Exactly How Often You Should Review SEO Analytics To Maximize Growth

SEO can feel like climbing mountains.

One day you’re at the top of the mountain, looking out at all the plebeians as they scramble up to chase you.

The next week? You’re one of those plebeians, 100 yards from the summit looking up at some other website planting their flag. 

SEO analytics are like your navigation system up the mountain. 

  • If you don’t check your SEO analytics enough, you might find yourself on a completely different mountain
  • If you check them too much, you’ll over-analyze every choice you make which will slow you down

To make sure you’re navigating to the summit as quickly and safely as possible, how often should you be reviewing your SEO analytics? This guide explains.


First, What Analytics Are You Reviewing?

This is important. Don’t skip this section. A lot of folks look at the wrong analytics.

Most people will immediately say:

  • Keyword rankings
  • Organic traffic

And, while that’s kinda true, there’s many more KPIs you should be looking at.

I wrote an entire article about SEO KPIs on Agency Analytics’ website. But there are a LOT of KPIs and analytics you can track…

  • Keyword rankings
    • Total number of keywords ranking on Google
    • Individual keyword ranking positions
  • SERP impressions
  • Time on page / bounce rate
  • Website load speed
  • Google Business Profile:
    • Direction requests
    • Calls 
    • Clicks
  • Domain authority
  • Subscribers
  • Conversions
  • Sales
  • And honestly more…

It’s a LOT. So, what do you track and how often do you look?

Ultimately, the most important SEO analytics that I track frequently are…

  • Keyword Rankings
  • Organic Traffic
  • Conversions/Sales

Two Types of SEO Analytics: Leading & Lagging

Leading analytics are things that, as the name suggests, lead to tangible business results such as sales.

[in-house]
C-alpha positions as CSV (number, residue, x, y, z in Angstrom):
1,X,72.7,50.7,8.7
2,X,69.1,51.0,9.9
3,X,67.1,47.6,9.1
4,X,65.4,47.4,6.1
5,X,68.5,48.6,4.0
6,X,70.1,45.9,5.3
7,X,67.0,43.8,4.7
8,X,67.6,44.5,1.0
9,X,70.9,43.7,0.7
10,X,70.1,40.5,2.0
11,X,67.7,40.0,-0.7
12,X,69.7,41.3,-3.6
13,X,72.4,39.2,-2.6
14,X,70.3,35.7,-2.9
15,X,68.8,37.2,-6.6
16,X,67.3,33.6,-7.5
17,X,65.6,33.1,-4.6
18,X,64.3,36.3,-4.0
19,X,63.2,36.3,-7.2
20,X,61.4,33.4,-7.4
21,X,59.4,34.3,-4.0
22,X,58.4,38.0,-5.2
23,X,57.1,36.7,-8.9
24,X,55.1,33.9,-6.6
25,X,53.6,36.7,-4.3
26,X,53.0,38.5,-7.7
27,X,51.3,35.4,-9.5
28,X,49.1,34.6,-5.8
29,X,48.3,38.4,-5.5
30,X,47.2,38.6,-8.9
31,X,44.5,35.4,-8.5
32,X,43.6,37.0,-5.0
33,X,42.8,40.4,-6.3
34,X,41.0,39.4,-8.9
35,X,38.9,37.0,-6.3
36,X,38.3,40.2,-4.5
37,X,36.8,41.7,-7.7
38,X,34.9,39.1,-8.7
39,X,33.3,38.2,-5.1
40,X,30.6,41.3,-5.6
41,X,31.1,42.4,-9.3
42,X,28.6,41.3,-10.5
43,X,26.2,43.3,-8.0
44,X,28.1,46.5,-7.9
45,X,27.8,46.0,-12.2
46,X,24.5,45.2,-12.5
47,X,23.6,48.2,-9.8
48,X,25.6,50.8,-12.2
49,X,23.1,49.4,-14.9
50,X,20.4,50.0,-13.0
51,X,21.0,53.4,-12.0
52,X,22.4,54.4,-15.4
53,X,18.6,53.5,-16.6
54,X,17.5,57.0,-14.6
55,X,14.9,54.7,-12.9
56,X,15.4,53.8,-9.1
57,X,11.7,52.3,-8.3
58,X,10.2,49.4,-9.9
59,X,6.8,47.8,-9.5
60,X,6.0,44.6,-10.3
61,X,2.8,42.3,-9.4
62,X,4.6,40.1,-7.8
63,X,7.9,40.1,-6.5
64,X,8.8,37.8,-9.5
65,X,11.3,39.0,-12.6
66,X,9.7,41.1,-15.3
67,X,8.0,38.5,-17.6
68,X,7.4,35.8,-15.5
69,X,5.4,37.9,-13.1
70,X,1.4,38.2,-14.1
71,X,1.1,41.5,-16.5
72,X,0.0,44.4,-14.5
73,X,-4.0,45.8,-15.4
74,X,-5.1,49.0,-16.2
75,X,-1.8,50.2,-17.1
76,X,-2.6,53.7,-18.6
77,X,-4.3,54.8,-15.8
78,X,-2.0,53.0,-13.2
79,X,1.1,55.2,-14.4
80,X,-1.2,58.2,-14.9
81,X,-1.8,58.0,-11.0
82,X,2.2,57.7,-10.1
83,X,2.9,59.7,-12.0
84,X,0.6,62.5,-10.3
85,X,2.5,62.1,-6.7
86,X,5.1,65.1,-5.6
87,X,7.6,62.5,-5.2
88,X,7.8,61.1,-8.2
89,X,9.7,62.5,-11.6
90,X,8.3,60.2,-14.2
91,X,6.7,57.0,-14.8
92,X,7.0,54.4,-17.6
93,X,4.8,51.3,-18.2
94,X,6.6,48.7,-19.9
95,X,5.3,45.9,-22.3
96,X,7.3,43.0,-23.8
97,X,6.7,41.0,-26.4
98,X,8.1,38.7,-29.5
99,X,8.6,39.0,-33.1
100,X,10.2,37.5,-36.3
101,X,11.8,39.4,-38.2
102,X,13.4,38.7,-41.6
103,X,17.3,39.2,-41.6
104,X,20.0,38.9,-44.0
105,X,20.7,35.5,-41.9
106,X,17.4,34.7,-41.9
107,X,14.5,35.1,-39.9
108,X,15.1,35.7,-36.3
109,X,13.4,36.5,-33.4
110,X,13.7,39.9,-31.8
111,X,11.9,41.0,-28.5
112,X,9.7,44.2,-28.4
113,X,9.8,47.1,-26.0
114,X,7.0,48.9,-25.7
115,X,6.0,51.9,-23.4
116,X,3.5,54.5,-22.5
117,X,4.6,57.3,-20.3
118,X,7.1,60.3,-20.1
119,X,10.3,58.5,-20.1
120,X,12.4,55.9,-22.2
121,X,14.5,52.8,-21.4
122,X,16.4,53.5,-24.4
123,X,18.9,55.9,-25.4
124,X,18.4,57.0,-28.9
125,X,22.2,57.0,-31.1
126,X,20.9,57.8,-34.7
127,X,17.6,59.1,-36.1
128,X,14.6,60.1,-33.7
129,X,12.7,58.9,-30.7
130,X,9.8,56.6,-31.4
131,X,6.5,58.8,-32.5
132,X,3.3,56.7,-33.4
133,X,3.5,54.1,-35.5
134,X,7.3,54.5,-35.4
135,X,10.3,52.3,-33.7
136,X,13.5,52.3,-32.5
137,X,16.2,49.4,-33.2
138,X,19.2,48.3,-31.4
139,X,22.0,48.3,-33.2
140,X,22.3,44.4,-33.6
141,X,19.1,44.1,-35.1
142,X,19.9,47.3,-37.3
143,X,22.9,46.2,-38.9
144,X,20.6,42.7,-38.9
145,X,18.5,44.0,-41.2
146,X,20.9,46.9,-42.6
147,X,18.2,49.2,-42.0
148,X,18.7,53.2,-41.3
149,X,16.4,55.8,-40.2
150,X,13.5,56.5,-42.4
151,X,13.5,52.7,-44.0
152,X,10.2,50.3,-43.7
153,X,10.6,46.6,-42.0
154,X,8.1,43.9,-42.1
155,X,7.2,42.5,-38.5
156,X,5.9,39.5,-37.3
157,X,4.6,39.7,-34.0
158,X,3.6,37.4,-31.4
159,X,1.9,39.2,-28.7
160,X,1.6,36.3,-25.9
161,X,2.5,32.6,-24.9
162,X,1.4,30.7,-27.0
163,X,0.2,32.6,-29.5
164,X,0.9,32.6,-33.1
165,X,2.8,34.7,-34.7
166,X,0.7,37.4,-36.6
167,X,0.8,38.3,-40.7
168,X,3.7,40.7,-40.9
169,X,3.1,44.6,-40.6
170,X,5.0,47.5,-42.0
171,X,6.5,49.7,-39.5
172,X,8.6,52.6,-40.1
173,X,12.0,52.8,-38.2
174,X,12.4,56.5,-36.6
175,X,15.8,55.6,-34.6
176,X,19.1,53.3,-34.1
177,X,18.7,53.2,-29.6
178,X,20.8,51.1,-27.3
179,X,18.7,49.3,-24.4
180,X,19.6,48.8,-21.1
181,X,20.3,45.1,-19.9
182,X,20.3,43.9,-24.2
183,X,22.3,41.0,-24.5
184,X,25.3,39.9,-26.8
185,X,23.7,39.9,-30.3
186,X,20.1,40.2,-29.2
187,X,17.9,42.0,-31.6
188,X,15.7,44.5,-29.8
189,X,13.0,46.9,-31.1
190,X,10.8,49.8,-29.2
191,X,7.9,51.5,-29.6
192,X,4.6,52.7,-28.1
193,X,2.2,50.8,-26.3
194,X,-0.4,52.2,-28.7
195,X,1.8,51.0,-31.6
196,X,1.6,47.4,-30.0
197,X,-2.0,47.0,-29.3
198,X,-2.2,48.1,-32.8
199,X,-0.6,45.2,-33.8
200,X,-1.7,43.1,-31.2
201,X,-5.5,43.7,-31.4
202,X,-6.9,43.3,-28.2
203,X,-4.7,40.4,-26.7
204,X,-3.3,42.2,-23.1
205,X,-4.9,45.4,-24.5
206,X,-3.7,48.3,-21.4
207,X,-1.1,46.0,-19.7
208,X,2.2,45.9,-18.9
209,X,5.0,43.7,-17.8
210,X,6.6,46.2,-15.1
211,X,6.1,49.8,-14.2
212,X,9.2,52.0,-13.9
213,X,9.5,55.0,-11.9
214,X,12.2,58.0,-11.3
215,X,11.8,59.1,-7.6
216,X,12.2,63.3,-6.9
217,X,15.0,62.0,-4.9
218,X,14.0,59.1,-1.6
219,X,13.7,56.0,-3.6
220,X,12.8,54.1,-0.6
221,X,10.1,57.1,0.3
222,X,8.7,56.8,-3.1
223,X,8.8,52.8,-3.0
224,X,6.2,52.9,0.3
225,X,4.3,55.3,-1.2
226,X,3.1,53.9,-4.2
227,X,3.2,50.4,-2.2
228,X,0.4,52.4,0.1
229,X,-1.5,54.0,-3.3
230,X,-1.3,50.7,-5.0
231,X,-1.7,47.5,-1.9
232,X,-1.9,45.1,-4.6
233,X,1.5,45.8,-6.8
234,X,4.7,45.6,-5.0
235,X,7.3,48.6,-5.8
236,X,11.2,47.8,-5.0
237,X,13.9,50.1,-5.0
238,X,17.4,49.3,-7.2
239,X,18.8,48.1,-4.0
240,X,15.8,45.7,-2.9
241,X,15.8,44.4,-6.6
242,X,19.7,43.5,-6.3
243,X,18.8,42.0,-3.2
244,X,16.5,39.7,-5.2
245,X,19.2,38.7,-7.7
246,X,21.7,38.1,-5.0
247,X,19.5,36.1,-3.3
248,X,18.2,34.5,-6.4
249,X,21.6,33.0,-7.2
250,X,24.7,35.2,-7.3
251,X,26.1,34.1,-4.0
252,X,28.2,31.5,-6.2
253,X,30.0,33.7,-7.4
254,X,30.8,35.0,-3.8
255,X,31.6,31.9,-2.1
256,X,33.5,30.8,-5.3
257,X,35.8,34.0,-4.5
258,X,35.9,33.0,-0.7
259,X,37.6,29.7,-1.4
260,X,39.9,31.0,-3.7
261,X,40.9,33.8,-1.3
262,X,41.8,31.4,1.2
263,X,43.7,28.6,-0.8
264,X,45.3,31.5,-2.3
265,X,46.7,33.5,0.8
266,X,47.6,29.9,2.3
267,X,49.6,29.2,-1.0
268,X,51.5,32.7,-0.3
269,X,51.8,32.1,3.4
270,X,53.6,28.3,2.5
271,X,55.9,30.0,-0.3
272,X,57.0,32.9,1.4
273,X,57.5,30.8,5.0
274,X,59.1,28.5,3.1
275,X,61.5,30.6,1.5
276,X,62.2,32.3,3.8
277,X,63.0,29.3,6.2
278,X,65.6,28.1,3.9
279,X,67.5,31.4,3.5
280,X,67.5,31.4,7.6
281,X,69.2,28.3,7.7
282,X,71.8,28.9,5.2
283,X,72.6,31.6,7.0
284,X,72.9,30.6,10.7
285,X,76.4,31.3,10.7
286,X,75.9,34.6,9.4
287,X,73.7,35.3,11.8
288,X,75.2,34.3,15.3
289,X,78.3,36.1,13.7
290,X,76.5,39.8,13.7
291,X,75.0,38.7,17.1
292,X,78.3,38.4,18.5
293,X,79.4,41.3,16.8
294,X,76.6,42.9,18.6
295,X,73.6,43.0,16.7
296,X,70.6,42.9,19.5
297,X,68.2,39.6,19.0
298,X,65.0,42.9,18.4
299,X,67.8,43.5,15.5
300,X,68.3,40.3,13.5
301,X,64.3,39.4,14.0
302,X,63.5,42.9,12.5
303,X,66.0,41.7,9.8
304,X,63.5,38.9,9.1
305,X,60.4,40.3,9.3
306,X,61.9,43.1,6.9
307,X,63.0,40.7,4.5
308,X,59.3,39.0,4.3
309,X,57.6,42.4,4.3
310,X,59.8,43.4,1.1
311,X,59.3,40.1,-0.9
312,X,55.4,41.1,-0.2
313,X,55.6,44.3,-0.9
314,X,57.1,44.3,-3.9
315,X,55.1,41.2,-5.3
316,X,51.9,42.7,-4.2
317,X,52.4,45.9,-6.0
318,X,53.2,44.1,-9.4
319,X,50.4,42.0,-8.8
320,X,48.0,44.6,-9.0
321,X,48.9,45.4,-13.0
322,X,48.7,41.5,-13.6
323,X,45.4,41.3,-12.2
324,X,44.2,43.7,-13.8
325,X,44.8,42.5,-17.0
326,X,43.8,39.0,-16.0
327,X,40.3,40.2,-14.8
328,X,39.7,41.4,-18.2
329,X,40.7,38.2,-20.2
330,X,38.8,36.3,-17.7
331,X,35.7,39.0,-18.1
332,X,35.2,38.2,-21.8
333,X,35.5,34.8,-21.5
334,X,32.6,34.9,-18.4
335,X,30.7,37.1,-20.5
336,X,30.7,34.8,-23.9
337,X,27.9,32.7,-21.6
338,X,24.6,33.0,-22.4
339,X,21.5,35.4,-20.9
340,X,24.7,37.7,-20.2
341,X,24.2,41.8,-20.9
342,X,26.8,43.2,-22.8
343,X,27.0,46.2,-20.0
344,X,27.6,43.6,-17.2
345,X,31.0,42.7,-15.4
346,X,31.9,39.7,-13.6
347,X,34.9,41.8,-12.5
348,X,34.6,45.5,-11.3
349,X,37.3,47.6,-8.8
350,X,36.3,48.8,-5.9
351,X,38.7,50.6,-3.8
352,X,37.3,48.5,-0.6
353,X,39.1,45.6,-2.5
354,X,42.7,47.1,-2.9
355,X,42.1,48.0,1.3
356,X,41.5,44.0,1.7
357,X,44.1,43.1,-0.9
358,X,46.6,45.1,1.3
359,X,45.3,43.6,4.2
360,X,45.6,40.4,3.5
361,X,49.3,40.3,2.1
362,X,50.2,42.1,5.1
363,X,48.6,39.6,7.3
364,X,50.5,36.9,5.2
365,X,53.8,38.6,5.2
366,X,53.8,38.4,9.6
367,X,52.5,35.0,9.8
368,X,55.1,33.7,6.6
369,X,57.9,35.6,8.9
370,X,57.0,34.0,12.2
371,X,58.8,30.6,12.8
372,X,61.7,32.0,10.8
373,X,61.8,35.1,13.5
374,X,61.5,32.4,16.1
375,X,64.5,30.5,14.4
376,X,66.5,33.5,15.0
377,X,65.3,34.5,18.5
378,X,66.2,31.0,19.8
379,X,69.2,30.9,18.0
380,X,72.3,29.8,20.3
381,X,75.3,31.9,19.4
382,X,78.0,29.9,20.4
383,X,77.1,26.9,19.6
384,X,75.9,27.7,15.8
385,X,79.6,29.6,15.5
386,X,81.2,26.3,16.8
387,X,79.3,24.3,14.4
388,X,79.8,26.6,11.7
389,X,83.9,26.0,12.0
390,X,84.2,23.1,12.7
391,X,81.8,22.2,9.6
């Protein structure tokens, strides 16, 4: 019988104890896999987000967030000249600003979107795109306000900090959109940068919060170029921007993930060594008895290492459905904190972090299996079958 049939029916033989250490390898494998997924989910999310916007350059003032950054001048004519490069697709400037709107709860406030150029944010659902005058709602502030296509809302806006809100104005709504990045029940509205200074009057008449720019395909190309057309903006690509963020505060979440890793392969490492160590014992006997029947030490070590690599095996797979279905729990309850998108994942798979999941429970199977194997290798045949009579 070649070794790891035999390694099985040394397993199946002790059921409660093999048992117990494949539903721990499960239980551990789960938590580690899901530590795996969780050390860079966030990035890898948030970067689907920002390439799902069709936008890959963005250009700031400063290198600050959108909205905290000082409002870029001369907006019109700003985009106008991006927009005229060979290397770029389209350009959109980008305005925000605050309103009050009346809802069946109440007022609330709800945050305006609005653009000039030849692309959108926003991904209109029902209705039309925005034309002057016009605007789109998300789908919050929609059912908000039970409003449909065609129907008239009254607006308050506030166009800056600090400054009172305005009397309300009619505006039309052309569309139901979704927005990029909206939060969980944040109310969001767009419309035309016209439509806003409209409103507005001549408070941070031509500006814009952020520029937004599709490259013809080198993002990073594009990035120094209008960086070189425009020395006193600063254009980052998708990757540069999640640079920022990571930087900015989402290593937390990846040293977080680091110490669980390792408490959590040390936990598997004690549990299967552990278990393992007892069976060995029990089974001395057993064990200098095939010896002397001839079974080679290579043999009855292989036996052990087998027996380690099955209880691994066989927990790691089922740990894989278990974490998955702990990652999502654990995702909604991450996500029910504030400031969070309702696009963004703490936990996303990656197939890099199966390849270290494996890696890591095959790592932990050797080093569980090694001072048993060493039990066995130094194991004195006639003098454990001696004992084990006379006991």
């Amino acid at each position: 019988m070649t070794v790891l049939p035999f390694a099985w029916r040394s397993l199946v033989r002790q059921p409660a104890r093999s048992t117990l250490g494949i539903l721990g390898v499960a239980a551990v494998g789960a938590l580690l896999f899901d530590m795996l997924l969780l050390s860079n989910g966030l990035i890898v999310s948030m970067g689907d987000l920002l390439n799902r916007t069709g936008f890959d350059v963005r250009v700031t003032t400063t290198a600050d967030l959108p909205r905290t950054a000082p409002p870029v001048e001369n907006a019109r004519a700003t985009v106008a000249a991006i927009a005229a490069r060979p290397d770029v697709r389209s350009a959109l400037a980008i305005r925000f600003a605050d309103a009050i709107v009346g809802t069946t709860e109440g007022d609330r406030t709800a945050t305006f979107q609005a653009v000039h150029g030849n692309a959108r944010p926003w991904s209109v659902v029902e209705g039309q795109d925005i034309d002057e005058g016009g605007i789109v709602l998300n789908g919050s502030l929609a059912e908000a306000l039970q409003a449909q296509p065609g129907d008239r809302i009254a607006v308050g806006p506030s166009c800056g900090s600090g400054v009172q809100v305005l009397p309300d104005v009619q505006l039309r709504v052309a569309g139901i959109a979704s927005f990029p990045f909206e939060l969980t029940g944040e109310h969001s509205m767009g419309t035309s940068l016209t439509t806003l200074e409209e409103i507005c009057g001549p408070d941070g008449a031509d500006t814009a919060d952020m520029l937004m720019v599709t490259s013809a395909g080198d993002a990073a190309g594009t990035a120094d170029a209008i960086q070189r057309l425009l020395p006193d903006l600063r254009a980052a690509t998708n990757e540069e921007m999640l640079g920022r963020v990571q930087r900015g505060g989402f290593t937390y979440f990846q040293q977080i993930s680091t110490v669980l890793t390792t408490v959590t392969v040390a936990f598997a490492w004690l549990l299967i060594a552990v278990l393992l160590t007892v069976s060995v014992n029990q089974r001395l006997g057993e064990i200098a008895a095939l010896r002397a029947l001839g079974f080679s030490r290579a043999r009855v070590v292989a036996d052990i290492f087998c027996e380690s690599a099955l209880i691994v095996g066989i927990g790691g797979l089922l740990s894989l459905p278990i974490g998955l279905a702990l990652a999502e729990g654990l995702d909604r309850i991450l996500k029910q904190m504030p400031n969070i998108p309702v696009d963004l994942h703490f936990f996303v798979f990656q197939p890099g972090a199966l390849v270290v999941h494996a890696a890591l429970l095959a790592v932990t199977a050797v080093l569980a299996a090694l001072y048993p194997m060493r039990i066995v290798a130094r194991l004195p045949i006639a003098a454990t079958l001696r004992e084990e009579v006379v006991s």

Leading analytics are things like keyword rankings and organic traffic.

Keyword rankings and organic traffic are NOT the end-all-be-all. In 99.9% of cases, businesses don’t make money if they rank a keyword in position 1.

They make money because they ranked an important keyword in position one, which led to the user navigating to their website, which then led the user to take action and buy something.

Lagging analytics are things like conversions and sales.

Their success is frequently built on the performance of the leading analytics. 

But it’s not guaranteed. Just because you rank first for a keyword doesn’t GUARANTEE that you’ll see an increase in sales.

Your landing page could have terrible conversion rate optimization (CTR) and so even though you rank 1st and users are coming to your website, they may not be converting.

Tracking Important SEO Analytics Can Be Tough Depending On Your Business Model

This is particularly true when it comes to lagging analytics like conversions and sales. Think about the following types of businesses and their SEO:

For physical therapists, the user might call and schedule an appointment after finding them on Google.

For ecommerce furniture stores, the user might initially find a company through Google and then ultimately buy based on Instagram remarketing ads.

For a national SaaS company, the user might hear about the company from a business mentor. They then might do a general Google search, recognize the brand name from their mentor, and then sign up.

However, tracking keyword rankings and organic traffic is pretty simple no matter the type of business.

Which Tool To Use For Each SEO Analytic

Keyword rankings: we use Agency Analytics & SEMrush. It looks like this:

Organic traffic: we use Google Search Console and Google Analytics 

  • But we build dashboards within Agency Analytics that connect the GSC and GA so we can view everything in one place

Conversions: we use Google Analytics, Hubspot, Shopify, etc (depends on the company)

  • Again, we build dashboards within Agency Analytics that connect to either GA or Hubspot or Shopify so we can see conversion data directly within Agency Analytics

Since you’re on this page because you want to know how often to review SEO analytics, we’re going to assume that you already know how to track them.

So let’s move on to the important stuff.

How Often Should SEO Analytics Be Reviewed

The answer is… constantly. But you shouldn’t be looking at everything all the time.

SEO is a long-term game.